edit on 5/12/2014 by Zaphod58 because: Sorry, messed that up, let me fix it.
edit on 5/12/2014 by Zaphod58 because: (no reason given)



posted on May, 12 2014 @ 01:51 AM
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originally posted by: imitator
Yes very possible with something like radar absorbing paint, they do test weapons "missiles" against those types of features. It would appear as if nothing were on radar. There are several ways to confuse radar and transponders, lots of little things they can program and test against etc... I bet you know those things...


Not against ATC radar, or over a populated area, and not on F-4s. That would be what RCS ranges, and special test aircraft are used for, not 40+ year old F-4s. Radar absorbent paint doesn't do nearly as much as you seem to think it does, and the other ways all involve electronic warfare systems, which would have shown up somehow on radar. Either by blotting out the system, or false targets. None of which appeared.



You never know what else they use them for.... maybe false flag scenarios.


So they're going to use a tiny number of planes (they only have two or three ready at a time usually), that are used by so few air forces that I can count them on one hand, and will probably have fingers left over, none of who have the operational capability to get them to the US, to what?


A head on split second view can give a false perception of distance and size. The pilot perception maybe lower after such a traumatic event, at best it's a general gist of what he saw... Maybe it was far, or it was so close that his perception failed. So yes I can have it both ways....


A split second view is not going to let you get enough detail to tell that it's a camouflage F-4. It's going to let you see that there's a plane there, not fine details like how it's painted. Most people with a split second view wouldn't even be able to tell you the type of aircraft. Either it's close enough that he could tell size, and it was a threat of some sort, or it was so far away he was mistaken on size, and it wasn't a threat.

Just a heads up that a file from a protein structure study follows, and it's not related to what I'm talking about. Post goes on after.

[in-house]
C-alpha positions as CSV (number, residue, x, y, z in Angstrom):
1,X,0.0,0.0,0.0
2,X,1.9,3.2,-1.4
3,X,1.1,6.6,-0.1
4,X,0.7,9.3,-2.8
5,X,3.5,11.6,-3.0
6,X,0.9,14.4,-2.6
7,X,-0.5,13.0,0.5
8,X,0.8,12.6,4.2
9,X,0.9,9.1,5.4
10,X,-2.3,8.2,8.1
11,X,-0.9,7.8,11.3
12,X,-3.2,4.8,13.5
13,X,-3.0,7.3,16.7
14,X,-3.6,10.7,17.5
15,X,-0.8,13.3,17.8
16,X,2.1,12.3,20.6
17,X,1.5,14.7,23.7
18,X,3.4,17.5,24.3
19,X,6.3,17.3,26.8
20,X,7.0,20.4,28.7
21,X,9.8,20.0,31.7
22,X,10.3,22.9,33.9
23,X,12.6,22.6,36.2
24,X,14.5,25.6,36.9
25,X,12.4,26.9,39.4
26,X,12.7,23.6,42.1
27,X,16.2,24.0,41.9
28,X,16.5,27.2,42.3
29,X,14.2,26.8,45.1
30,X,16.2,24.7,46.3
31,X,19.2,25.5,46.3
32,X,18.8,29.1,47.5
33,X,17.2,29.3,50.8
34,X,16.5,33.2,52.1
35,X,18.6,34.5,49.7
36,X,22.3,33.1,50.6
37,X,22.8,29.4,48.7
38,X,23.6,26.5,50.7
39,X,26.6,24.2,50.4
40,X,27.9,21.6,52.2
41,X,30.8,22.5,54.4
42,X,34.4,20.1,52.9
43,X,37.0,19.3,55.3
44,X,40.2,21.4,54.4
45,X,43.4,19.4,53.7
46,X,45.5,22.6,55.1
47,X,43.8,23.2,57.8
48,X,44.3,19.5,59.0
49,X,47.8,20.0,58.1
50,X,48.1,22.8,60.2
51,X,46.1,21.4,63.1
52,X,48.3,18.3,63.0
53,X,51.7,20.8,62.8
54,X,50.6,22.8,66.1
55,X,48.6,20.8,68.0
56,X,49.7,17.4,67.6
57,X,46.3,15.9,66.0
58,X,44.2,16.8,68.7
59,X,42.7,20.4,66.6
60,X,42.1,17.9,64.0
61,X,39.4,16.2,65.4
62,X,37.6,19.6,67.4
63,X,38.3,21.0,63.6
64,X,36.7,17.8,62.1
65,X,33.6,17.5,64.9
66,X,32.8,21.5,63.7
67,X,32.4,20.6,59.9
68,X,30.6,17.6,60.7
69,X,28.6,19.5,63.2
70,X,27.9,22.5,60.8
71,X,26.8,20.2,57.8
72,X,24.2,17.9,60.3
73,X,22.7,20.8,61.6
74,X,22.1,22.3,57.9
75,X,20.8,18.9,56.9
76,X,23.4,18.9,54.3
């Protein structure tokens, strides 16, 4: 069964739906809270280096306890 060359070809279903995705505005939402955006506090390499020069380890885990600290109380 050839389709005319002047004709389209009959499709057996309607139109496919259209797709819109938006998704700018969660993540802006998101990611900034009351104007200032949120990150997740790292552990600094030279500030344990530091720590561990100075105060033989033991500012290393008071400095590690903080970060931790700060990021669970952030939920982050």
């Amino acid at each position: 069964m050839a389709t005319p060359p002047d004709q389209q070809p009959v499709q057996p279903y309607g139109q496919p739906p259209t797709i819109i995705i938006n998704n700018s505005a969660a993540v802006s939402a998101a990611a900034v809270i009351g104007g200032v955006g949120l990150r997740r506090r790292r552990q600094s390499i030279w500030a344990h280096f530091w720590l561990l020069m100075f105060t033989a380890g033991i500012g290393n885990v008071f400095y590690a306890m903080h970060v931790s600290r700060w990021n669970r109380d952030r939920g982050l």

posted on May, 12 2014 @ 02:22 AM
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originally posted by: luxordelphi

Looks to me like pretty much anyone can invade our privacy.


Do you do a lot of sunbathing on your roof?





posted on May, 12 2014 @ 11:38 AM
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originally posted by: Zaphod58

Not against ATC radar, or over a populated area, and not on F-4s. That would be what RCS ranges, and special test aircraft are used for, not 40+ year old F-4s.


I think your underestimating modern RAM technology, it's much more advanced than it was several years ago. ATC looks for skin paint, plus transponders... They do test 40+ year old aircraft with stealth technology, several countries still use old aircraft that can be modified with modern RAM. The do test F4's and other aircraft with such material against missiles and radar etc...



So they're going to use a tiny number of planes